This year I was a bit slack picking the quandongs. The other day the missus called me out to our one quangdong tree to point out the dozens of seedlings that have sprung up from the fruit that fell to the ground. We will have a grove of quangdong trees soon.
                  Last edited by wotavidone; 12-22-2013, 02:52 PM.

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                  • #10
                    Re: Smoke Escaping

                    Gudday Mick
                    It's pretty hard to control the wind so don't be hard on yourself . What I've learnt the hard way is that you can't stop it with a solid structure you have to an open one to slow it down. Vegetation is a great options but it takes a long time to grow.
                    If you can get a bit of lattice or a bit of open brushwood fencing and place it at the sides of the oven. The object being to slow the wind down and stop the turbulence on the lee side of a solid structure. Now I'm no expert but I recon it would be worth a try. Might be an idea to not to fix it to start with so you can experiment with placement.
                    Hope this might help
                    Regards dave
                    Measure twice
                    Cut once
                    Fit in position with largest hammer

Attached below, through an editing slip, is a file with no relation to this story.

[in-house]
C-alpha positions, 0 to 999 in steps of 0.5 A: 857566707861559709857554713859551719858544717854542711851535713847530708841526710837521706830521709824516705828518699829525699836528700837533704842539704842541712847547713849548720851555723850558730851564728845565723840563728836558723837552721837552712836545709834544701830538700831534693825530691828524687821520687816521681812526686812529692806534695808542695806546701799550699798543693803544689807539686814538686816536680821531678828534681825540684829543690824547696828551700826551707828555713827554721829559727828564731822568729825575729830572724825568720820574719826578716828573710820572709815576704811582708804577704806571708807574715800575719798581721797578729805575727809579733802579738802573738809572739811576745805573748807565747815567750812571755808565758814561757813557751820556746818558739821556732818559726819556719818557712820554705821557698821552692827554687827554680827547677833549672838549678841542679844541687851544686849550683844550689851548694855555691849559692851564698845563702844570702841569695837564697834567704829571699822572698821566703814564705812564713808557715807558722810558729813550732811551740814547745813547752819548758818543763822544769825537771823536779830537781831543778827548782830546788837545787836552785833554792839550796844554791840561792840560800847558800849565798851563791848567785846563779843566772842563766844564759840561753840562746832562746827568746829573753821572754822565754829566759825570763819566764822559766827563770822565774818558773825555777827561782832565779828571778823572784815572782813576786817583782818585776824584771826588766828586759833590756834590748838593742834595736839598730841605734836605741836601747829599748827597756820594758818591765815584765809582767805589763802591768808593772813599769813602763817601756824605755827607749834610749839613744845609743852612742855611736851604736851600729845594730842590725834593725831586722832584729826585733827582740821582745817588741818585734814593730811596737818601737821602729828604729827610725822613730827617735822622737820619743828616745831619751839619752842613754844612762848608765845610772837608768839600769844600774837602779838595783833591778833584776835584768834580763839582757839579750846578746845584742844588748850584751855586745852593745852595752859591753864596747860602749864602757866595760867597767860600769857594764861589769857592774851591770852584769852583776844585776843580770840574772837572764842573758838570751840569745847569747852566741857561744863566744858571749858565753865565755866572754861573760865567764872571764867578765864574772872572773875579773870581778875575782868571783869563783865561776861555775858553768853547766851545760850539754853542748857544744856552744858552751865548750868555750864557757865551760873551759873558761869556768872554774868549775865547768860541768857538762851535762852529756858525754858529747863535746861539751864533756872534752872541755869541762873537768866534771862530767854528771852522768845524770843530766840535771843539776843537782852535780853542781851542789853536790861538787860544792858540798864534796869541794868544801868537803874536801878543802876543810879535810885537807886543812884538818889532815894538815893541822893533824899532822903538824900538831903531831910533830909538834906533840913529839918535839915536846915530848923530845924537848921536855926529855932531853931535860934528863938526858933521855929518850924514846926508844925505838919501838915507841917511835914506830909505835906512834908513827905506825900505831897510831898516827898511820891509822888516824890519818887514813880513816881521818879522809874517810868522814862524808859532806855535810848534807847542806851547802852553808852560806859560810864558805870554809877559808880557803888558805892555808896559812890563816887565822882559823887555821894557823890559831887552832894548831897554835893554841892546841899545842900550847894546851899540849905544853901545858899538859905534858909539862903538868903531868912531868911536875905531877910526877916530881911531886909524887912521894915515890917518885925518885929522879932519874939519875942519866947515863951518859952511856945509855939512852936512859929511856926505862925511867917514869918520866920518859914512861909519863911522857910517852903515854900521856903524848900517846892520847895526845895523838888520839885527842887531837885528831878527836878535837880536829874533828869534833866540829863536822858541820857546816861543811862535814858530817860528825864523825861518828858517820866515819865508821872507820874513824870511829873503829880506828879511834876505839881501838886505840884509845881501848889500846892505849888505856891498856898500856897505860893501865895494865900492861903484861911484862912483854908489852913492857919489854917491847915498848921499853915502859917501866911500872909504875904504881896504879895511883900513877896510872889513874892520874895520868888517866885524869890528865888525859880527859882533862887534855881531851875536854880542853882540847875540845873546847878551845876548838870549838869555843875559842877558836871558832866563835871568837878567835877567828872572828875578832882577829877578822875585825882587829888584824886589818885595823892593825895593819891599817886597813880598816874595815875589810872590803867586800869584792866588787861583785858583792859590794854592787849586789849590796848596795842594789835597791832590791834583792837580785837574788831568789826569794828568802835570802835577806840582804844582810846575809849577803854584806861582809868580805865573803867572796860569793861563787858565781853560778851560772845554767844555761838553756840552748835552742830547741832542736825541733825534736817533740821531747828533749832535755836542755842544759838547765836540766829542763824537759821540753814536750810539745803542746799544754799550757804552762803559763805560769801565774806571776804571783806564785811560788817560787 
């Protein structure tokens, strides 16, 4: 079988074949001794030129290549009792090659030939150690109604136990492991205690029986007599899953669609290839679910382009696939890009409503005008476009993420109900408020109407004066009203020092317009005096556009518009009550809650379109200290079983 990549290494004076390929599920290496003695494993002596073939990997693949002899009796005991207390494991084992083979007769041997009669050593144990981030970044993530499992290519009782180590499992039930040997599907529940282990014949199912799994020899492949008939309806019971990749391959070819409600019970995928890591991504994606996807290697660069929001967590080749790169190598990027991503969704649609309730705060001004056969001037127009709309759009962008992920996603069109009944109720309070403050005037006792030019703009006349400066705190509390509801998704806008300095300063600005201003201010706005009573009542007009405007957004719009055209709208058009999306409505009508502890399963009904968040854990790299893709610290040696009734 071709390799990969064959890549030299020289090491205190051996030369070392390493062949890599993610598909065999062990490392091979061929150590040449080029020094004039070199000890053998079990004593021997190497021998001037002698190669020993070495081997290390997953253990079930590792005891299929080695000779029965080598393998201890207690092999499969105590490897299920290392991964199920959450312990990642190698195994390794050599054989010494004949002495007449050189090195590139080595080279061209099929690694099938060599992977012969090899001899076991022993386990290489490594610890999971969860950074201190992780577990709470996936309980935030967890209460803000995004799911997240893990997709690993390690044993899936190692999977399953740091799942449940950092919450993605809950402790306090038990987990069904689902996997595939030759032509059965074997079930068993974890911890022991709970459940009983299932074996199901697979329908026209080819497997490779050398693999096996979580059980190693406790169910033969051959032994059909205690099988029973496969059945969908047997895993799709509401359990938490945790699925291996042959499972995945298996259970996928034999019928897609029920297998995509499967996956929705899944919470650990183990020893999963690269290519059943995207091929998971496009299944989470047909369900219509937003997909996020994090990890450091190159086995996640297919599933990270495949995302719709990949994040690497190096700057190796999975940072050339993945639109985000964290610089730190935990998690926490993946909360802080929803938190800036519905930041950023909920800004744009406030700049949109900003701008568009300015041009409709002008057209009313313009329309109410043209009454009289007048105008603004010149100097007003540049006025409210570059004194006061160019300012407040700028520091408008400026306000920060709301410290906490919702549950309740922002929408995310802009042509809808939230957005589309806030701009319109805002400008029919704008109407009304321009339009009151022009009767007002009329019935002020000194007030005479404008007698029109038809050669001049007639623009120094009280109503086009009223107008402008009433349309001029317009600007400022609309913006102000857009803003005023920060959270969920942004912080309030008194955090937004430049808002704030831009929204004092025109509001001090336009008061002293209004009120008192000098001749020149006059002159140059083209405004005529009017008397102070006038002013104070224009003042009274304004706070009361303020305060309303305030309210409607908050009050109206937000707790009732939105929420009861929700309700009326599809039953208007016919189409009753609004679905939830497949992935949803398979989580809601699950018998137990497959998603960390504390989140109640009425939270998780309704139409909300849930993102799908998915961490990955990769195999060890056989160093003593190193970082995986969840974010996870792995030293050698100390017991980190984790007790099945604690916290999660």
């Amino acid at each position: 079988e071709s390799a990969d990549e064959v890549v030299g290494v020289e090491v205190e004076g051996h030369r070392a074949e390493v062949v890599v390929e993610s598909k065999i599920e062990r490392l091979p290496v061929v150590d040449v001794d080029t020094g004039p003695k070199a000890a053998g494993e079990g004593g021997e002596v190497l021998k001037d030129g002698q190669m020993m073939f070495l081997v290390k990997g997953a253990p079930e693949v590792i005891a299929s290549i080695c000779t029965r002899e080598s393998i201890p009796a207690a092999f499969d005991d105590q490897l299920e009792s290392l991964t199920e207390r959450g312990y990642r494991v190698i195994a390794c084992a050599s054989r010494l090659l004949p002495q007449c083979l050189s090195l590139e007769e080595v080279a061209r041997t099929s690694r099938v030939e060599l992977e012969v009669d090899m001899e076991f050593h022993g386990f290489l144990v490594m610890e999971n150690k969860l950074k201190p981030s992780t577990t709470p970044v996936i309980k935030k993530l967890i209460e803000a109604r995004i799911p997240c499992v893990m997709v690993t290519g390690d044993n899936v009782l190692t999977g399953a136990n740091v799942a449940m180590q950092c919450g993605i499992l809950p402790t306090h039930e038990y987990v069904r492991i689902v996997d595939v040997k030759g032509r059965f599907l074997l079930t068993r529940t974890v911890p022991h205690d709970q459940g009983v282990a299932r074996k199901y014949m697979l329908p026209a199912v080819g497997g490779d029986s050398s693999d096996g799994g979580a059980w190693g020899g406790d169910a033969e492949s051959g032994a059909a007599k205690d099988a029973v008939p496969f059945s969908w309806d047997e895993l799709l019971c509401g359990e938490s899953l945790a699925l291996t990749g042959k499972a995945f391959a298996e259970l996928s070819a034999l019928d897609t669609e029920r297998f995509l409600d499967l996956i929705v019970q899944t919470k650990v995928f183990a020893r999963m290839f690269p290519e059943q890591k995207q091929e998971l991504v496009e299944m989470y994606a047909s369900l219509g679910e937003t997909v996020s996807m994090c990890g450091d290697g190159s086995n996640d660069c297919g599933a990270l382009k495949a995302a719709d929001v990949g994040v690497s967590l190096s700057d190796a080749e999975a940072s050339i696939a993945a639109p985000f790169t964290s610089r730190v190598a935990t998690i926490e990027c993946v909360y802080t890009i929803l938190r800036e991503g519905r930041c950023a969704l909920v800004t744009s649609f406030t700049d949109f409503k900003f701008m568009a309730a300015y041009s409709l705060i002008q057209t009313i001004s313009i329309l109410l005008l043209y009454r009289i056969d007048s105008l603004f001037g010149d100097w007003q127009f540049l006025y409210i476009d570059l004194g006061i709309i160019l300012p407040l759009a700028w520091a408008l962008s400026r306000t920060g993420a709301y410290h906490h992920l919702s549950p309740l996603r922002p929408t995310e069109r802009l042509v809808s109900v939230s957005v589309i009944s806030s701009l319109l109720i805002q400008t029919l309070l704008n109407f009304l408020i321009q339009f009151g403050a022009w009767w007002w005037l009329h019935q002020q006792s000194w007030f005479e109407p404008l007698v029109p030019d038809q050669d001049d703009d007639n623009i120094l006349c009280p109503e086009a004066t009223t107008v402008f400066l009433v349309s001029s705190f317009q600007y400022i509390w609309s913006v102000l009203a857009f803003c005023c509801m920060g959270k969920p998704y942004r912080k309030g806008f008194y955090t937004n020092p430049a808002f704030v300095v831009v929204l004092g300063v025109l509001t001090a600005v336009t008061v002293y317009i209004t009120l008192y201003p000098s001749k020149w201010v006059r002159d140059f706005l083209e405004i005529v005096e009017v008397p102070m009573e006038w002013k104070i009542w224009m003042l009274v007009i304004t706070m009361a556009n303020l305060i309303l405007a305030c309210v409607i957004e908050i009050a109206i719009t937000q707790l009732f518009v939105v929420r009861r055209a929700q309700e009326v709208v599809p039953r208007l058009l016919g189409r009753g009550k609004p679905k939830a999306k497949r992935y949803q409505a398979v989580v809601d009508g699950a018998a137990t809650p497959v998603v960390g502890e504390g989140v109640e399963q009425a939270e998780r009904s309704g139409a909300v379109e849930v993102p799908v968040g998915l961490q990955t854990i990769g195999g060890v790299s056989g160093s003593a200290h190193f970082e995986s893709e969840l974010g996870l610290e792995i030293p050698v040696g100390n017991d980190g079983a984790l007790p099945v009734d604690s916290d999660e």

My Build
                    http://www.fornobravo.com/forum/f51/...ild-14444.html
                    My Door
                    http://www.fornobravo.com/forum/f28/...ock-17190.html

                    Comment


                    • #11
                      Re: Smoke Escaping

                      Lattice is the go I reckon Dave. Funny thing is, I'm a bit of a gunna, when it comes to this.
                      I had three months long service leave this year, and used the oven a few times, but couldn't seem to get my act together to actually put up some lattice.
                      There was too much fishin', huntin', motorcycling, catching up with old mates, and touring around, to be done.
                      I'm more committed going into the Christmas break.

                      Comment


                      • #12
                        Re: Smoke Escaping

                        Originally posted by wotavidone View Post
                        I had three months long service leave this year, and used the oven a few times, but couldn't seem to get my act together to actually put up some lattice.